Building on the technology of current generation ground-based gamma-ray detectors (H.E.S.S., MAGIC and VERITAS), CTA will be ten times more sensitive and have unprecedented accuracy in its detection of high-energy gamma rays. Current gamma-ray telescope arrays host up to five individual telescopes, but CTA is designed to detect gamma rays over a larger area and a wider range of views with more than 100 telescopes located in the northern and southern hemispheres.
Together, the northern and southern CTA arrays will constitute the CTA Observatory (CTAO), which will be the first ground-based gamma-ray observatory open to the worldwide astronomical and particle physics communities as a resource for data from unique, high-energy astronomical observations.
- CTA will be the largest ground-based gamma-ray detection observatory in the world, with more than 100 telescopes in the northern and southern hemispheres
- CTA will look at the very high energy gamma-ray sky at higher energy resolution than ever measured before
- CTA will have unprecedented accuracy and will be 10 times more sensitive than existing instruments.
- CTA will have a broad energy coverage from billions to trillions the energy of visible light.
- CTA will have a large collection area and a gamma-ray detection rate 10 times that of current instruments.
- CTA will have a large field of view, which, in combination with its superior sensitivity, allows the performance of a sky survey several hundreds of times faster than current telescopes.
- Its two array sites give CTA access to almost all of the night sky.
- The Observatory is expected to generate approximately 100 petabytes (PB) in the first five years of operation (1 PB = 1 million GB).
- CTA data will provide new insights into how cosmic particle accelerators work. These naturally occurring cosmic accelerators reach energies and efficiencies much higher than man-made accelerators like the Large Hadron Collider and have contributed to shaping the evolution of our Universe. (Read more in our Science section.)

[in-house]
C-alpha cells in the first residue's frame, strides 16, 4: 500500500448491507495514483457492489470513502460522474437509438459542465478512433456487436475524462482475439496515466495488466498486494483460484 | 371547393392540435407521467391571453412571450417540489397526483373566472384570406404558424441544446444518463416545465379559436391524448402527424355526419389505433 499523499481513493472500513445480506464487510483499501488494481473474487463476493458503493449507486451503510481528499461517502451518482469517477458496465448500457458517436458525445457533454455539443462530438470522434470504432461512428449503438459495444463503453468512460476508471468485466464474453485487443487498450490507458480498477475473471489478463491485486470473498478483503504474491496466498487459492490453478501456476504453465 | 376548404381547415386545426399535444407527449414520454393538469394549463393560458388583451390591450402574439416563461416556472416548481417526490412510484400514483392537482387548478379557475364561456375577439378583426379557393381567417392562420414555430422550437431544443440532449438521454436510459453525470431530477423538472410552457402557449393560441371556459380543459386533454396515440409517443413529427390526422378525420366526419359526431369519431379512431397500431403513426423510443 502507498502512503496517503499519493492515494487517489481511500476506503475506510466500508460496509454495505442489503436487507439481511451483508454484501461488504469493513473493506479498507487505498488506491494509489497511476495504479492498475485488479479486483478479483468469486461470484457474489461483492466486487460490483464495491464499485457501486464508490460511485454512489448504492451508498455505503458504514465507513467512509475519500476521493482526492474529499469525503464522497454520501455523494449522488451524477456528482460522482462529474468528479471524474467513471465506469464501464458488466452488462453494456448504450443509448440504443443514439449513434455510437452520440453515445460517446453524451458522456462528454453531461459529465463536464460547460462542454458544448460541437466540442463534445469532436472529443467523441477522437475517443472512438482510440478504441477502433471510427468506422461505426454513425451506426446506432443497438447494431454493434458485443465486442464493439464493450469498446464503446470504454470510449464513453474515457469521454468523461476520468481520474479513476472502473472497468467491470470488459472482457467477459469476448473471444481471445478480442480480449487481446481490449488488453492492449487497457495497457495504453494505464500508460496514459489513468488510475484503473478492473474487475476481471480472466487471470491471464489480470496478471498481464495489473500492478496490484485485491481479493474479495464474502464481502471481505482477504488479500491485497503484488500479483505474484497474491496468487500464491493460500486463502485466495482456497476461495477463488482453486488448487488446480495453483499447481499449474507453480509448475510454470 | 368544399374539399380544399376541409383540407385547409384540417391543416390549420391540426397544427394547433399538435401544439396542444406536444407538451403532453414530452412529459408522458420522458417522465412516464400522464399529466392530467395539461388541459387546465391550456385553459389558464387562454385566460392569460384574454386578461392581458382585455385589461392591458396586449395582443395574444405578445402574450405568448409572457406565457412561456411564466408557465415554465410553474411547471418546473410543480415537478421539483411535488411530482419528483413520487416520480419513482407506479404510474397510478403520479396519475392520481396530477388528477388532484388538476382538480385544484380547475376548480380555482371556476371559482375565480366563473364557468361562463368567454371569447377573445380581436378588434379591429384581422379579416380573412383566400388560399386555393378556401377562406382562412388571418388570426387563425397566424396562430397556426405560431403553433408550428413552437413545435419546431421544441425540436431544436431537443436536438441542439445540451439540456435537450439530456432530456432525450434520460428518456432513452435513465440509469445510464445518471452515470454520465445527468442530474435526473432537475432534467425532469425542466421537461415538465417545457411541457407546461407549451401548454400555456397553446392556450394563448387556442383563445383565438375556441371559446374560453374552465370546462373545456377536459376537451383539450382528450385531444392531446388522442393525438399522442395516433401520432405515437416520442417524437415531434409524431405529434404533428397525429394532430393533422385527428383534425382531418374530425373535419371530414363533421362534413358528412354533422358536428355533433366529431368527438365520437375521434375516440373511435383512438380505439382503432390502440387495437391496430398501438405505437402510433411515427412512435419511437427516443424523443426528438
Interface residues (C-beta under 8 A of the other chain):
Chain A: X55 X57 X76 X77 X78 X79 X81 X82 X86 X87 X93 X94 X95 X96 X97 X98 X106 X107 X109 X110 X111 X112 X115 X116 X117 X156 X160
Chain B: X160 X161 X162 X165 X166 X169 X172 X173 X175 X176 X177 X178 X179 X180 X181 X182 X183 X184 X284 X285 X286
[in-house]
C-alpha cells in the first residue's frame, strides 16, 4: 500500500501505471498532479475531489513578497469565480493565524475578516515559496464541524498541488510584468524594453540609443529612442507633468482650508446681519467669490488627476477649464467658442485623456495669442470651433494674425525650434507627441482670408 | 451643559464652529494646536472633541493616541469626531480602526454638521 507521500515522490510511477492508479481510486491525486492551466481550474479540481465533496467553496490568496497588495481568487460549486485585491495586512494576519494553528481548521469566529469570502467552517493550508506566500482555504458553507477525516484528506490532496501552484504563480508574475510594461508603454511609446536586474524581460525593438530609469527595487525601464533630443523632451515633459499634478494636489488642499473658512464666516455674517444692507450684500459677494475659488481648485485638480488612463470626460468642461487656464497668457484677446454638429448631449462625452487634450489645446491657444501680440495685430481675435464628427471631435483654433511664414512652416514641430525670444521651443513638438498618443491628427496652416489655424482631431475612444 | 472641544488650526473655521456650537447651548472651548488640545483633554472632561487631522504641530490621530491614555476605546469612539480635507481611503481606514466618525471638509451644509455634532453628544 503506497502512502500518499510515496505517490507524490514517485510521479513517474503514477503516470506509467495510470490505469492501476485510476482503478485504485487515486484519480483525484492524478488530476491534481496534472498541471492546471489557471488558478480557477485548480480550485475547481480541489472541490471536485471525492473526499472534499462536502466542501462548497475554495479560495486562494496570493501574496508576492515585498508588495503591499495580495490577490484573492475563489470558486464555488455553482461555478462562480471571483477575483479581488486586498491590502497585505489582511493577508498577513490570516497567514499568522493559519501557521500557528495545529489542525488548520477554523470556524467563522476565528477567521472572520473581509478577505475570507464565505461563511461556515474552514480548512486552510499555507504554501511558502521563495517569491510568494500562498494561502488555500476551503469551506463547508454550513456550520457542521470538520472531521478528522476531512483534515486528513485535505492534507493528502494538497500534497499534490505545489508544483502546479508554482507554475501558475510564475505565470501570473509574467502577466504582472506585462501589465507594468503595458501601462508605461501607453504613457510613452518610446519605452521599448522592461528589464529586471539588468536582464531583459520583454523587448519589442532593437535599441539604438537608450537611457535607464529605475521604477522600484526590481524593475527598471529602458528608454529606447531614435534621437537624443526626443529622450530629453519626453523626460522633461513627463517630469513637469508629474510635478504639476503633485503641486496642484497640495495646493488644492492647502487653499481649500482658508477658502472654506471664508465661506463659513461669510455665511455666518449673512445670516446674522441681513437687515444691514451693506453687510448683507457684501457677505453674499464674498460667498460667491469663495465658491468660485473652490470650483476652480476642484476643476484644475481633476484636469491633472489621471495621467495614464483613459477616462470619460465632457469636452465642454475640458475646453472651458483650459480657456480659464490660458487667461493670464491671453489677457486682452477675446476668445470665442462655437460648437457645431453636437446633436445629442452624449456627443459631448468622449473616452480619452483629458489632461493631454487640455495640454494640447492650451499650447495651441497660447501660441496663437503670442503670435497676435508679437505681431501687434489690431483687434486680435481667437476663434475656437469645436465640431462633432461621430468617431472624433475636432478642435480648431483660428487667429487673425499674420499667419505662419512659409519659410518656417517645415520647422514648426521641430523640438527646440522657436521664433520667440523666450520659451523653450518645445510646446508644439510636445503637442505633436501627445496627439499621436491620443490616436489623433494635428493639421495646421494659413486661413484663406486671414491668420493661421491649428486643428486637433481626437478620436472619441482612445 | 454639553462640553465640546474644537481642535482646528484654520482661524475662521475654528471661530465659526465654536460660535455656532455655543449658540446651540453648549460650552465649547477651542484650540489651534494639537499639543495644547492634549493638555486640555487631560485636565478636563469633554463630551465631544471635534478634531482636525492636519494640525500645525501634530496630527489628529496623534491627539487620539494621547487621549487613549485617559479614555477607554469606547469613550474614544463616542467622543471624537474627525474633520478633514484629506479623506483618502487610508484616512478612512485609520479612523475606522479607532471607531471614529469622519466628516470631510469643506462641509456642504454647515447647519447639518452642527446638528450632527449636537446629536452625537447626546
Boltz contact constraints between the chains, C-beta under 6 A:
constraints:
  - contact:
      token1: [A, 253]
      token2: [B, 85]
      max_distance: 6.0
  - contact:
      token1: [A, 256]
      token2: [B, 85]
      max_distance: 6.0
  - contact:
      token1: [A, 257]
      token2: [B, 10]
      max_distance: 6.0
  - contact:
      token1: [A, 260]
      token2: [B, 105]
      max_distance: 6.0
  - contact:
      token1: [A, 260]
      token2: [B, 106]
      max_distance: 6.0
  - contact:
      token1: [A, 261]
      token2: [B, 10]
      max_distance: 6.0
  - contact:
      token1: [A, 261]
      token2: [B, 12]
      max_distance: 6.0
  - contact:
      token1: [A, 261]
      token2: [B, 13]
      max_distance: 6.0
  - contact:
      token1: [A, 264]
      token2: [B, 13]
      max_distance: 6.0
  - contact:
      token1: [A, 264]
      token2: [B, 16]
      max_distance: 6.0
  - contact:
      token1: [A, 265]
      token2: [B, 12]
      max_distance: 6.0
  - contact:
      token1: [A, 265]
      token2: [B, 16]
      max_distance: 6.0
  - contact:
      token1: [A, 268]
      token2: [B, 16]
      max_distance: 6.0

- CTA data will probe extreme cosmic environments, such as the violent regions around neutron stars and black holes, but also the extreme cosmic voids between galaxies.
- CTA data will help to explore physics frontiers, searching for the nature of Dark Matter and for tell-tale signs of a quantum nature of space and time.
- CTA was conceived and its science goals developed by the CTA Consortium.
- The CTA Observatory (CTAO) was founded to manage the construction and operation of the instrument; the current interim legal entity, the CTAO gGmbH with shareholders from 11 countries plus ESO, is charged with preparing the design and the implementation of the Observatory and will give way to the CTAO European Research Infrastructure consortium (ERIC) with governments as shareholders.
- CTA was included in the 2008 roadmap of the European Strategy Forum on Research Infrastructures (ESFRI) and promoted to a Landmark project in 2018. It is one of the “Magnificent Seven” of the European strategy for astroparticle physics published by ASPERA, and highly ranked in the “strategic plan for European astronomy” (leaflet) of ASTRONET. In addition CTA is a recommended project for the next decade in the US National Academies of Sciences Decadal Review.